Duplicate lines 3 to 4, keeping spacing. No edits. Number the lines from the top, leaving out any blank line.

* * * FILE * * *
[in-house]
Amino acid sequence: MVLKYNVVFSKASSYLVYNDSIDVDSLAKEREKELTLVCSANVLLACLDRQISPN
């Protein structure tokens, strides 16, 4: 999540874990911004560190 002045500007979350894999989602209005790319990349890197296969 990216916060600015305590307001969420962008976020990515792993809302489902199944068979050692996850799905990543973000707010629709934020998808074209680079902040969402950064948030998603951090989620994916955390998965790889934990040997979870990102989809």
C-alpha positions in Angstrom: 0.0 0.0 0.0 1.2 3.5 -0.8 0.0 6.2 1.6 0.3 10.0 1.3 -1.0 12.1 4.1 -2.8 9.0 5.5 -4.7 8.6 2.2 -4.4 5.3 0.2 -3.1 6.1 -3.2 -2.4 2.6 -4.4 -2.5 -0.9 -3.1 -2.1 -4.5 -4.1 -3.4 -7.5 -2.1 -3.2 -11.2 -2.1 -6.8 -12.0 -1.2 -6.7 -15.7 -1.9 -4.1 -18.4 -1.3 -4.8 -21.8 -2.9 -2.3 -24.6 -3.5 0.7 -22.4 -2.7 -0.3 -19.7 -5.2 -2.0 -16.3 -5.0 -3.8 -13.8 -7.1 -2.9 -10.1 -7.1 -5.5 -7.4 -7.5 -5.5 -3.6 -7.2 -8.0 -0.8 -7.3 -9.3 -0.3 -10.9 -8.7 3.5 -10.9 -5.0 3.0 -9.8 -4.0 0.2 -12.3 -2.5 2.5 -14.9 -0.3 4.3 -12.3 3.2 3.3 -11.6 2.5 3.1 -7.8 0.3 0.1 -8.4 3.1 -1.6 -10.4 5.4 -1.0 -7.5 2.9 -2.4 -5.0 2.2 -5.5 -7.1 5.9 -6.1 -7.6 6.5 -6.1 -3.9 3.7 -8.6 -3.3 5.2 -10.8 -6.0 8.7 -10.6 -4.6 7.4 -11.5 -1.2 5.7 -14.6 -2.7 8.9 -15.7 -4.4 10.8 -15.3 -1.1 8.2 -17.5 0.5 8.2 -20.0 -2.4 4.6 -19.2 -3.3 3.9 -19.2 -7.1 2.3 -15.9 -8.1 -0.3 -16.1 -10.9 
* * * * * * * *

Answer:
């Protein structure tokens, strides 16, 4: 999540874990911004560190 002045500007979350894999989602209005790319990349890197296969 990216916060600015305590307001969420962008976020990515792993809302489902199944068979050692996850799905990543973000707010629709934020998808074209680079902040969402950064948030998603951090989620994916955390998965790889934990040997979870990102989809």
C-alpha positions in Angstrom: 0.0 0.0 0.0 1.2 3.5 -0.8 0.0 6.2 1.6 0.3 10.0 1.3 -1.0 12.1 4.1 -2.8 9.0 5.5 -4.7 8.6 2.2 -4.4 5.3 0.2 -3.1 6.1 -3.2 -2.4 2.6 -4.4 -2.5 -0.9 -3.1 -2.1 -4.5 -4.1 -3.4 -7.5 -2.1 -3.2 -11.2 -2.1 -6.8 -12.0 -1.2 -6.7 -15.7 -1.9 -4.1 -18.4 -1.3 -4.8 -21.8 -2.9 -2.3 -24.6 -3.5 0.7 -22.4 -2.7 -0.3 -19.7 -5.2 -2.0 -16.3 -5.0 -3.8 -13.8 -7.1 -2.9 -10.1 -7.1 -5.5 -7.4 -7.5 -5.5 -3.6 -7.2 -8.0 -0.8 -7.3 -9.3 -0.3 -10.9 -8.7 3.5 -10.9 -5.0 3.0 -9.8 -4.0 0.2 -12.3 -2.5 2.5 -14.9 -0.3 4.3 -12.3 3.2 3.3 -11.6 2.5 3.1 -7.8 0.3 0.1 -8.4 3.1 -1.6 -10.4 5.4 -1.0 -7.5 2.9 -2.4 -5.0 2.2 -5.5 -7.1 5.9 -6.1 -7.6 6.5 -6.1 -3.9 3.7 -8.6 -3.3 5.2 -10.8 -6.0 8.7 -10.6 -4.6 7.4 -11.5 -1.2 5.7 -14.6 -2.7 8.9 -15.7 -4.4 10.8 -15.3 -1.1 8.2 -17.5 0.5 8.2 -20.0 -2.4 4.6 -19.2 -3.3 3.9 -19.2 -7.1 2.3 -15.9 -8.1 -0.3 -16.1 -10.9 